Yes! Yes! Yes! / by Chris Hall

Mussolini's headquarters in Rome.  Mussolini never told you "No!"  He was more about "Yes!,", more about kind and gentle persuasion to his point of view!

Mussolini's headquarters in Rome.  Mussolini never told you "No!"  He was more about "Yes!,", more about kind and gentle persuasion to his point of view!

Today was a long day spent behind the computer, applying for art opportunities. Most will say "No," but maybe, just maybe I will get one "Yes!" After having faced what must be thousands of "No! No! No!" in my life, suddenly I find myself inspired by a picture of Mussolini's headquarters in Rome, covered in "Yes! Yes! Yes!" Perhaps this desire for more "Yes!" in my life, the desire for a sense of autonomy and maybe absolute power, has provoked my interest in dictators. There is always this desire more control, more influence on the outcome of my life and my fate.  I'm treading some gray areas here, examining my attraction for being a dictator, while maintaining a sense of criticality. Of course, all of this is encapsulated with a sense of humor. And there is always a lesson to be found.

Lately I've been fascinated by dictators, and for a variety of reasons.  I'm interested in egocentric personalities, how absolute power corrupts absolutely, the tragedy's of their downfall and how they took many other unfortunate people with them, their eccentricities, the strange appeal of the military uniform fetish with all the garish medals, etc.  My investigations have led me to some interesting facts.  For example, Francois "Papa Doc" Duvalier of Haiti claimed to have killed JFK with a Voo-Doo curse, and when a political rival supposedly turned himself into a black dog in order to escape execution, Papa Doc had all the black dogs in Haiti killed.  Nicolai Ceausescu of Romania had all film footage of him edited so that he never blinked and appointed his dog a Colonel in the Romanian Army.  Muammar Gaddafi had an Amazonian body guard and designed a car called the Libyan Rocket.  Their histories only get weirder from there.  I am hoping that my project will reflect some of the craziness that seems to come part and parcel with being a dictator.  While obviously satirical in nature, I also want to investigate some of my own sympathies and attraction toward the ideal of having absolute power.  What would I do if I had absolute power?  What would you do?  Ideally, I would want my audience to walk away wondering the same thing.  I want to approach this project a sense of humor, but also with some criticality and a perspective of distance with respect for the people who they oppressed.  I want to entertain with my series, but I also want to pose some difficult questions and see if a lesson might be found somewhere in this.  Clearly nothing is black and white.  In this world there is plenty of gray to consider.  I want the art in this series, and the investigations leading up to them, to navigate some of this extremely gray area.  It is too easy to demonize someone and paint them as a monster.  These were human beings.  By recognizing that these dictators were people just like us, they can serve as a warning and a reminder that if we are not careful, we, too, could end up behaving in much the same way.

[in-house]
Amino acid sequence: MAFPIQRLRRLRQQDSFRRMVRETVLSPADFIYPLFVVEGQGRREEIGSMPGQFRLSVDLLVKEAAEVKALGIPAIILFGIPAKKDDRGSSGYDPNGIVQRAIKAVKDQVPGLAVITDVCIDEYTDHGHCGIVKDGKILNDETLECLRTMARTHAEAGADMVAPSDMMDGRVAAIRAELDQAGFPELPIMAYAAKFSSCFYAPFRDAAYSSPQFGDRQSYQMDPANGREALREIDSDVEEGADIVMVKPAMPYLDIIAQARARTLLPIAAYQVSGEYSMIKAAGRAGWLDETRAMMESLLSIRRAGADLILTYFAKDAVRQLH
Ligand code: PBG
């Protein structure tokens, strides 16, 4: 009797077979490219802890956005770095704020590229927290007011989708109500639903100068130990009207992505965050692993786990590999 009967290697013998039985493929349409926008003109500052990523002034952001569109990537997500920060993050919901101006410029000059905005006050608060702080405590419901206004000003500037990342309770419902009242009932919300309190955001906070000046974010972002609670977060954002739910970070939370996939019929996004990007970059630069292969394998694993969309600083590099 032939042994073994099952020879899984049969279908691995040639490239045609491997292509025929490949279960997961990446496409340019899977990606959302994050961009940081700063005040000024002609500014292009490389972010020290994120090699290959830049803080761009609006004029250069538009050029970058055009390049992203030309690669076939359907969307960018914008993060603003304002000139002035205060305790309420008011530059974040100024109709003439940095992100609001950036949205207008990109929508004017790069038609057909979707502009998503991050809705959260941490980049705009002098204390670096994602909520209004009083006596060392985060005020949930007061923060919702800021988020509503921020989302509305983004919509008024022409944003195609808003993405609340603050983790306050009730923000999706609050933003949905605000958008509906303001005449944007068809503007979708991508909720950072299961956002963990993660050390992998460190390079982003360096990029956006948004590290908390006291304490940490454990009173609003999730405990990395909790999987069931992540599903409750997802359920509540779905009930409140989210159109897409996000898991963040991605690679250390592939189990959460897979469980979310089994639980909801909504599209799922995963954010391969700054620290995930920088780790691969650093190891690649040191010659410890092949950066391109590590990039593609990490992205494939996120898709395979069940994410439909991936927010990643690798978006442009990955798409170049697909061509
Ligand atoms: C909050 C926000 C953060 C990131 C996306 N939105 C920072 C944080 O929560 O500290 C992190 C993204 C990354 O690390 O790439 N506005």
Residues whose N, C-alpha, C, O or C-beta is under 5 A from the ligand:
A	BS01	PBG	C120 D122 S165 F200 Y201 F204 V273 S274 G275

My project is entitled Benny and Friends (after Benito Mussolini) and is my investigation into 27 20th century dictators. The project will encompass over 30 works, mostly paintings, but also some drawings and a lino cut printed in a limited edition. I also plan to make a limited edition book, a catalog of the works in the series. The book will also detail my research, telling a brief history of each of the dictators in the project, focusing on their eccentricities and excesses. Finally, I will compose a sound art piece to accompany the potential exhibition.  This sound collage will be made up of original music and samples of such things as speeches made by dictators, the sounds of marching boots, explosions, military marches, etc., all sounds that a dictator might approve of.